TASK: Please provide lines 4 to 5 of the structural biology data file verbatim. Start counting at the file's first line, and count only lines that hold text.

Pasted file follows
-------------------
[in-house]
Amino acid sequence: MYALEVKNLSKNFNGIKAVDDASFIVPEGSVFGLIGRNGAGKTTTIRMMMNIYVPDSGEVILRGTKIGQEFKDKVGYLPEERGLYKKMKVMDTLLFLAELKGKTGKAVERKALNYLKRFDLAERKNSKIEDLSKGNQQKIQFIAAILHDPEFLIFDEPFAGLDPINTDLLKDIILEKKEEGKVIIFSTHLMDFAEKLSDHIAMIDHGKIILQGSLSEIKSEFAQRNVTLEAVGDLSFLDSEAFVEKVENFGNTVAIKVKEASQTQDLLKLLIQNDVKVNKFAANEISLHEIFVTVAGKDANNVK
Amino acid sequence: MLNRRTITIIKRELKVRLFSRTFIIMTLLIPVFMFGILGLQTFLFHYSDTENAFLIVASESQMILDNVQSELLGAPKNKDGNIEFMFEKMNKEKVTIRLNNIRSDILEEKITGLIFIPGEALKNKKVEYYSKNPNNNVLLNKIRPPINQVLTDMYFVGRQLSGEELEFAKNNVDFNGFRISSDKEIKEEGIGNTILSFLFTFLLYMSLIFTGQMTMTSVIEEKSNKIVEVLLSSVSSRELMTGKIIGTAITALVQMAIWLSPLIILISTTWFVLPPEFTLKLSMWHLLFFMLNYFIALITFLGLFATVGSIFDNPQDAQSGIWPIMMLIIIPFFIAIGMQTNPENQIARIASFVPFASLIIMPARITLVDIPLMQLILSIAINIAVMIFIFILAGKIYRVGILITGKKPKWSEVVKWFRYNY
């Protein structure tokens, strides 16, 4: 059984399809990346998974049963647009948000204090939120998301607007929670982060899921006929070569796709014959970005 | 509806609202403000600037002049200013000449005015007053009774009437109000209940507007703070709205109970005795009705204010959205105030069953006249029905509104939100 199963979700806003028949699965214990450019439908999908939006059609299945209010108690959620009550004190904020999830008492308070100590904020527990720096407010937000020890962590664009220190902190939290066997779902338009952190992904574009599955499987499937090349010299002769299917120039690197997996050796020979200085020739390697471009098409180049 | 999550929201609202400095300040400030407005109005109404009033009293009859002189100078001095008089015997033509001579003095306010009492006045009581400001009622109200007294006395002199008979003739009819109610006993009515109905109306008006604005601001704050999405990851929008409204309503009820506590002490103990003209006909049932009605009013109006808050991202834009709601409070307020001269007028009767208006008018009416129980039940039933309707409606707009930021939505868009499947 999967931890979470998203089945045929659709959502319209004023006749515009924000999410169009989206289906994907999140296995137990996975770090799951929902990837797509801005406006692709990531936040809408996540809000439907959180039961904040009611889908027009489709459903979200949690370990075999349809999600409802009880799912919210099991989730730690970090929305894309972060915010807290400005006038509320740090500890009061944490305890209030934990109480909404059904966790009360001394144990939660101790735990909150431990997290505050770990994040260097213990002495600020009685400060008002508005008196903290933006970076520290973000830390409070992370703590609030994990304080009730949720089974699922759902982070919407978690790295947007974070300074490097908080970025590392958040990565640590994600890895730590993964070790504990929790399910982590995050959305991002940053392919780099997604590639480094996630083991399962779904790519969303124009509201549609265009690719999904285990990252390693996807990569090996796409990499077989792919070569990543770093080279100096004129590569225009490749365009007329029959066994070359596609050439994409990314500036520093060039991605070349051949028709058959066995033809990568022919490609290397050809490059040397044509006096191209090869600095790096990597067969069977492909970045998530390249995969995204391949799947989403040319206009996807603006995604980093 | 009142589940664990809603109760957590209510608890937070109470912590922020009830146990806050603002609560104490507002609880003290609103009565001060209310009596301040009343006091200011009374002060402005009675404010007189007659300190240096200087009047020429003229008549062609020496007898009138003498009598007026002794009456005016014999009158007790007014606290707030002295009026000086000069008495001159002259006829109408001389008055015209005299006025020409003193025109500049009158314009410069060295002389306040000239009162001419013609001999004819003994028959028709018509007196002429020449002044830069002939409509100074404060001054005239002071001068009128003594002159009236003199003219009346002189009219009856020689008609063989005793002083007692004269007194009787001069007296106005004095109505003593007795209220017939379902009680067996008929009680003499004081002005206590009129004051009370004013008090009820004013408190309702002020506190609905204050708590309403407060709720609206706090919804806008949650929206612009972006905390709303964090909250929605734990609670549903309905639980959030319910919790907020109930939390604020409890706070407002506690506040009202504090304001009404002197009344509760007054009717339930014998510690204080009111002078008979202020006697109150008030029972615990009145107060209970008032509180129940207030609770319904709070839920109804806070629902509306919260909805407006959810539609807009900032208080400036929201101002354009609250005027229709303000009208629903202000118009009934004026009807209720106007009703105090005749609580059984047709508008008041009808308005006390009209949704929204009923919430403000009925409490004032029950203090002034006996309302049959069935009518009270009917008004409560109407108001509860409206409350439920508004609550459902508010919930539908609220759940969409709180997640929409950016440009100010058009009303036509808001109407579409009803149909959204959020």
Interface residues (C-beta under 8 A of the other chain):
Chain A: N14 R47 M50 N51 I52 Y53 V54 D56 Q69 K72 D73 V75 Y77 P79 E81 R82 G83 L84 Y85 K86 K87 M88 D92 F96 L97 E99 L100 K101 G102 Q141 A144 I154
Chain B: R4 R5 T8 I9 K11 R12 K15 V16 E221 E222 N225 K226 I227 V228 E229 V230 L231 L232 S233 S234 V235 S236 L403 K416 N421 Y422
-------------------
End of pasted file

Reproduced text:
């Protein structure tokens, strides 16, 4: 059984399809990346998974049963647009948000204090939120998301607007929670982060899921006929070569796709014959970005 | 509806609202403000600037002049200013000449005015007053009774009437109000209940507007703070709205109970005795009705204010959205105030069953006249029905509104939100 199963979700806003028949699965214990450019439908999908939006059609299945209010108690959620009550004190904020999830008492308070100590904020527990720096407010937000020890962590664009220190902190939290066997779902338009952190992904574009599955499987499937090349010299002769299917120039690197997996050796020979200085020739390697471009098409180049 | 999550929201609202400095300040400030407005109005109404009033009293009859002189100078001095008089015997033509001579003095306010009492006045009581400001009622109200007294006395002199008979003739009819109610006993009515109905109306008006604005601001704050999405990851929008409204309503009820506590002490103990003209006909049932009605009013109006808050991202834009709601409070307020001269007028009767208006008018009416129980039940039933309707409606707009930021939505868009499947 999967931890979470998203089945045929659709959502319209004023006749515009924000999410169009989206289906994907999140296995137990996975770090799951929902990837797509801005406006692709990531936040809408996540809000439907959180039961904040009611889908027009489709459903979200949690370990075999349809999600409802009880799912919210099991989730730690970090929305894309972060915010807290400005006038509320740090500890009061944490305890209030934990109480909404059904966790009360001394144990939660101790735990909150431990997290505050770990994040260097213990002495600020009685400060008002508005008196903290933006970076520290973000830390409070992370703590609030994990304080009730949720089974699922759902982070919407978690790295947007974070300074490097908080970025590392958040990565640590994600890895730590993964070790504990929790399910982590995050959305991002940053392919780099997604590639480094996630083991399962779904790519969303124009509201549609265009690719999904285990990252390693996807990569090996796409990499077989792919070569990543770093080279100096004129590569225009490749365009007329029959066994070359596609050439994409990314500036520093060039991605070349051949028709058959066995033809990568022919490609290397050809490059040397044509006096191209090869600095790096990597067969069977492909970045998530390249995969995204391949799947989403040319206009996807603006995604980093 | 009142589940664990809603109760957590209510608890937070109470912590922020009830146990806050603002609560104490507002609880003290609103009565001060209310009596301040009343006091200011009374002060402005009675404010007189007659300190240096200087009047020429003229008549062609020496007898009138003498009598007026002794009456005016014999009158007790007014606290707030002295009026000086000069008495001159002259006829109408001389008055015209005299006025020409003193025109500049009158314009410069060295002389306040000239009162001419013609001999004819003994028959028709018509007196002429020449002044830069002939409509100074404060001054005239002071001068009128003594002159009236003199003219009346002189009219009856020689008609063989005793002083007692004269007194009787001069007296106005004095109505003593007795209220017939379902009680067996008929009680003499004081002005206590009129004051009370004013008090009820004013408190309702002020506190609905204050708590309403407060709720609206706090919804806008949650929206612009972006905390709303964090909250929605734990609670549903309905639980959030319910919790907020109930939390604020409890706070407002506690506040009202504090304001009404002197009344509760007054009717339930014998510690204080009111002078008979202020006697109150008030029972615990009145107060209970008032509180129940207030609770319904709070839920109804806070629902509306919260909805407006959810539609807009900032208080400036929201101002354009609250005027229709303000009208629903202000118009009934004026009807209720106007009703105090005749609580059984047709508008008041009808308005006390009209949704929204009923919430403000009925409490004032029950203090002034006996309302049959069935009518009270009917008004409560109407108001509860409206409350439920508004609550459902508010919930539908609220759940969409709180997640929409950016440009100010058009009303036509808001109407579409009803149909959204959020």
Interface residues (C-beta under 8 A of the other chain):